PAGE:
Thomas G. Doak

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The transposon-like elements TBE1, Tec1, and Tec2 of hypotrichous ciliated protozoa appear to encode a protein that belongs to the IS630-Tc1 family of transposases. The Anabaena IS895 transposase also is placed in this family. We note that most family members transpose into the dinucleotide target, TA, and that members with eukaryotic hosts have a tendency(More)
Mutation dictates the tempo and mode of evolution, and like all traits, the mutation rate is subject to evolutionary modification. Here, we report refined estimates of the mutation rate for a prokaryote with an exceptionally small genome and for a unicellular eukaryote with a large genome. Combined with prior results, these estimates provide the basis for a(More)
Genome-wide DNA rearrangements occur in many eukaryotes but are most exaggerated in ciliates, making them ideal model systems for epigenetic phenomena. During development of the somatic macronucleus, Oxytricha trifallax destroys 95% of its germ line, severely fragmenting its chromosomes, and then unscrambles hundreds of thousands of remaining fragments by(More)
A common biological pathway reconstruction approach -- as implemented by many automatic biological pathway services (such as the KAAS and RAST servers) and the functional annotation of metagenomic sequences -- starts with the identification of protein functions or families (e.g., KO families for the KEGG database and the FIG families for the SEED database)(More)
Despite comprising much of the eukaryotic genome, few transposons are active, and they usually confer no benefit to the host. Through an exaggerated process of genome rearrangement, Oxytricha trifallax destroys 95% of its germline genome during development. This includes the elimination of all transposon DNA. We show that germline-limited transposase genes(More)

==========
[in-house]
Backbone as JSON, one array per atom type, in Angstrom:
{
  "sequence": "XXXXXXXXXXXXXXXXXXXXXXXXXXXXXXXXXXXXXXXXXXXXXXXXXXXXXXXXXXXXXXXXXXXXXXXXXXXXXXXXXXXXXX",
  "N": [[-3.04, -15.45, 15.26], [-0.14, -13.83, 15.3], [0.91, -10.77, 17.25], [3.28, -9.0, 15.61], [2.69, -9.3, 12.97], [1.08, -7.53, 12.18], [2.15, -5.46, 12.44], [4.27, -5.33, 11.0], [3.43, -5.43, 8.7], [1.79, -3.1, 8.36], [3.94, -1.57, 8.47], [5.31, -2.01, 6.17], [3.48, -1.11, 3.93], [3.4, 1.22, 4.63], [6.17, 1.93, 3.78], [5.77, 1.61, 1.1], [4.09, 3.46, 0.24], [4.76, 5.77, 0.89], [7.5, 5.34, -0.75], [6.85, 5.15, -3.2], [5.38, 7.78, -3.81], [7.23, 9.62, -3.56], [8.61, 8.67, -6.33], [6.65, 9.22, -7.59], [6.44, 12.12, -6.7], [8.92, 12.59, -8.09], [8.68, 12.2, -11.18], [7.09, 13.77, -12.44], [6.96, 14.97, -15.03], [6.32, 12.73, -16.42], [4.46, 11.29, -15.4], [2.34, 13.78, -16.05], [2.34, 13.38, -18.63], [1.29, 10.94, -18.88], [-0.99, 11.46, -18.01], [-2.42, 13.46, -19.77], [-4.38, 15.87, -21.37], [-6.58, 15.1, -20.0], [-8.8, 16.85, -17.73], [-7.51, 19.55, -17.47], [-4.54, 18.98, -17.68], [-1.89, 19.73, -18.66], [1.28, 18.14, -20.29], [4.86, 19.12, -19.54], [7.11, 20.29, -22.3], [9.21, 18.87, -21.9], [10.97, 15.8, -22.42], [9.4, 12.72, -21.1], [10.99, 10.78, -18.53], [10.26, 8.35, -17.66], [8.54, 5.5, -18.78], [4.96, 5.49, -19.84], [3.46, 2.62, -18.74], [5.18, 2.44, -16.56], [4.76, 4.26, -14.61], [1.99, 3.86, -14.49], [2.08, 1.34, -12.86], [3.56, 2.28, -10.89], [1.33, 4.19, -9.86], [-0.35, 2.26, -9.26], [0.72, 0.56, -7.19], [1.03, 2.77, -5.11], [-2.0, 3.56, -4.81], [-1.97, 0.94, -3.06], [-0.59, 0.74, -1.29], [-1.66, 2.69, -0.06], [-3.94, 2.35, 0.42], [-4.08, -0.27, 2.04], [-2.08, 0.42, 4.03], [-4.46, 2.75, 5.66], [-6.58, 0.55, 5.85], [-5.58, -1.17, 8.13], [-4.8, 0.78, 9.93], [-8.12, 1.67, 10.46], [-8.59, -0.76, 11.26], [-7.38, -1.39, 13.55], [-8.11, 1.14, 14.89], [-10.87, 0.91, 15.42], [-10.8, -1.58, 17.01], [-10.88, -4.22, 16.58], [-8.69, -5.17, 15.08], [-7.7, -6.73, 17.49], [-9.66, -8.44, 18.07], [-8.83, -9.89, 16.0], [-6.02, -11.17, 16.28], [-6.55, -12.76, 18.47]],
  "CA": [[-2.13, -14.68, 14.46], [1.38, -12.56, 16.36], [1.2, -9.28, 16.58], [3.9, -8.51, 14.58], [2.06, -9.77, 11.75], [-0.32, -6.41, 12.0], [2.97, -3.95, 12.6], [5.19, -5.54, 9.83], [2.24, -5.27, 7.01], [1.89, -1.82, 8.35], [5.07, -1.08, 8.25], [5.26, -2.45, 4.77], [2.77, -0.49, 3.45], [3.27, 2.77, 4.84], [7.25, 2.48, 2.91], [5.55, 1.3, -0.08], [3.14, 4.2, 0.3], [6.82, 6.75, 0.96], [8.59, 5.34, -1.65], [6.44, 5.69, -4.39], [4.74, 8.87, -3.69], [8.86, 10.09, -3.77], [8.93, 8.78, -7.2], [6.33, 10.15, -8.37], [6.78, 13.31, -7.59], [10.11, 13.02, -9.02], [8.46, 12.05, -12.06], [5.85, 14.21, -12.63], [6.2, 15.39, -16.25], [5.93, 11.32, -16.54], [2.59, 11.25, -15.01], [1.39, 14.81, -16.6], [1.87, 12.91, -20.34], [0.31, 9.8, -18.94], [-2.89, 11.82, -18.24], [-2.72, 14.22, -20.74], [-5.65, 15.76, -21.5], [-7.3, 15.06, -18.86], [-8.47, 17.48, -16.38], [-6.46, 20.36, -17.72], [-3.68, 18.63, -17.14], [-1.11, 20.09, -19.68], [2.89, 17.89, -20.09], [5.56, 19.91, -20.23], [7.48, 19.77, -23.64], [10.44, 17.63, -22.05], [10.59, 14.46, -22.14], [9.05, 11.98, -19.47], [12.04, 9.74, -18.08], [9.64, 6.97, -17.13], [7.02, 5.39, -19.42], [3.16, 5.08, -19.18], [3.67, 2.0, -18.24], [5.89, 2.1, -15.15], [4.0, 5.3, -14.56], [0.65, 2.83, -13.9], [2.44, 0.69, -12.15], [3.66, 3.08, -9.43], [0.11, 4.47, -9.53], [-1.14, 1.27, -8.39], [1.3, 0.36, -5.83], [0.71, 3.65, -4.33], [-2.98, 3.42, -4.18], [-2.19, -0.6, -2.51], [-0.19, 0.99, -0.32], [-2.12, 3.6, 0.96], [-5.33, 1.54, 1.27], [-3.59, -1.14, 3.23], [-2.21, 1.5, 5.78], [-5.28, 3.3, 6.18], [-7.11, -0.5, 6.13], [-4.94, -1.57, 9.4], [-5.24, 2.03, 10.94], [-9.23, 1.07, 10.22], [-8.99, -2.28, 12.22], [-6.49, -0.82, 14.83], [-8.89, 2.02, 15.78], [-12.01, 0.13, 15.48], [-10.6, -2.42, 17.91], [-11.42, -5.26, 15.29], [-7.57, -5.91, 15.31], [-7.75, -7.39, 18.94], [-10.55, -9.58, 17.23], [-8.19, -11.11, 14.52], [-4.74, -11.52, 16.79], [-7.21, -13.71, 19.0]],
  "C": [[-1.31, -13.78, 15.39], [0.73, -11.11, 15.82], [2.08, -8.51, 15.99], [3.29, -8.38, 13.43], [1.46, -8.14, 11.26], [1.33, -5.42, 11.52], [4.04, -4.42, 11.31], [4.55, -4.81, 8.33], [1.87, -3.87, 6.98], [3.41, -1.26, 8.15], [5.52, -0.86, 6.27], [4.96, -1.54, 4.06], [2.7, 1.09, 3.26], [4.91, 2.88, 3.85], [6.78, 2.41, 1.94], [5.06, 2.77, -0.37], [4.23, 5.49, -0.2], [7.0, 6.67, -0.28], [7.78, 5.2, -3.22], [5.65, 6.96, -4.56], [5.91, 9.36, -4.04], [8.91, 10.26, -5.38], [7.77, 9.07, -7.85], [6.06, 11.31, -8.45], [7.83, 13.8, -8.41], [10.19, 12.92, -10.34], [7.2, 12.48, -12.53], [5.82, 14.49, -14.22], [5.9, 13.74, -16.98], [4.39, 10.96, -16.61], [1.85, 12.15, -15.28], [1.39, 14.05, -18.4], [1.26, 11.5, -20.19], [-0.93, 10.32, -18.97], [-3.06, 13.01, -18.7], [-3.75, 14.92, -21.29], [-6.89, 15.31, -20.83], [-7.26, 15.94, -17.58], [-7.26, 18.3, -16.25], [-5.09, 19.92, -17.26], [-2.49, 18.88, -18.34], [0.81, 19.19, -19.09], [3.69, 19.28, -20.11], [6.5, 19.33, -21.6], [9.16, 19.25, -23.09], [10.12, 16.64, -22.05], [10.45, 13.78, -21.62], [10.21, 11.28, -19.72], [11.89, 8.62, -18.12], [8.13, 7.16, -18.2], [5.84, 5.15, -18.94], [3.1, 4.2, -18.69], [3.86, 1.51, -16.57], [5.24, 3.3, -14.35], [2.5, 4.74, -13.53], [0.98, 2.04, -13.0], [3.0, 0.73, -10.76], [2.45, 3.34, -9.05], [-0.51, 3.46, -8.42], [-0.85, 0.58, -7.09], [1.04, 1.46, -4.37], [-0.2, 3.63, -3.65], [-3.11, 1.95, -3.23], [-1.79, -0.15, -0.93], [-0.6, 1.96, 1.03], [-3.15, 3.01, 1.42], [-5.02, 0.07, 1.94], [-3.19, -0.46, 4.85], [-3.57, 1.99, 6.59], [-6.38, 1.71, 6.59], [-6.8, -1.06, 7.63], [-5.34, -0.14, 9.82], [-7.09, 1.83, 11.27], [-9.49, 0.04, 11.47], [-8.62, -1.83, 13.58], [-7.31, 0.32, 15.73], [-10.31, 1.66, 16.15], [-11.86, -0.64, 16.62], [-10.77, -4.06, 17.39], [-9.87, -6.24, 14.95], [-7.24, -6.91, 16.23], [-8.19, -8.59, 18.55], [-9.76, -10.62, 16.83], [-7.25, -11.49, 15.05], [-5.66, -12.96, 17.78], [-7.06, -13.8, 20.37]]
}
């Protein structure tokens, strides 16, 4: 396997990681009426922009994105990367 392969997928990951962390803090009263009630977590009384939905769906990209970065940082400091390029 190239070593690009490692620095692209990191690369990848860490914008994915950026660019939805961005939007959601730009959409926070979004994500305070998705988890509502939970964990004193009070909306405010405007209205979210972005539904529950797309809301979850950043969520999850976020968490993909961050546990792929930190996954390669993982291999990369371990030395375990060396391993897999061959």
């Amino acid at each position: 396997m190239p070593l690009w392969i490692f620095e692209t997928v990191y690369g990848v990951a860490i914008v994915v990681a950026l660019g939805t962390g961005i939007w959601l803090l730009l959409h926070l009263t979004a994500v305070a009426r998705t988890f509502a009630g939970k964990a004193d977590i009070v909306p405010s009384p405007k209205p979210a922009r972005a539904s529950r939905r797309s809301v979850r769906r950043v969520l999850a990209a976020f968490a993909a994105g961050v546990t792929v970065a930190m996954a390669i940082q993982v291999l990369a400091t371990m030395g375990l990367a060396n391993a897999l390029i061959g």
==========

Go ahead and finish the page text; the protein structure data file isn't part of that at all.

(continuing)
The rate at which new mutations arise in the genome is a key factor in the evolution and adaptation of species. Here we describe the rate and spectrum of spontaneous mutations for the fission yeast Schizosaccharomyces pombe, a key model organism with many similarities to higher eukaryotes. We undertook an ∼1700-generation mutation accumulation (MA)(More)
The 4.1 kbp TBE1 elements of Oxytricha fallax and Oxytricha trifallax are deduced to transpose into a centrisymmetric target, CAnTG, and to duplicate the central AnT. Despite conserved C(A4C4)2 telomeric repeats at their tips, free TBE1s found during macronuclear development are not linear but 4.1 kbp circles closed on one copy of the AnT target(More)
Mutation plays a central role in all evolutionary processes and is also the basis of genetic disorders. Established base-substitution mutation rates in eukaryotes range between ∼5 × 10(-10) and 5 × 10(-8) per site per generation, but here we report a genome-wide estimate for Paramecium tetraurelia that is more than an order of magnitude lower than any(More)
While the role of magnetic cues for compass orientation has been confirmed in numerous animals, the mechanism of detection is still debated. Two hypotheses have been proposed, one based on a light dependent mechanism, apparently used by birds and another based on a "compass organelle" containing the iron oxide particles magnetite (Fe(3)O(4)). Bats have(More)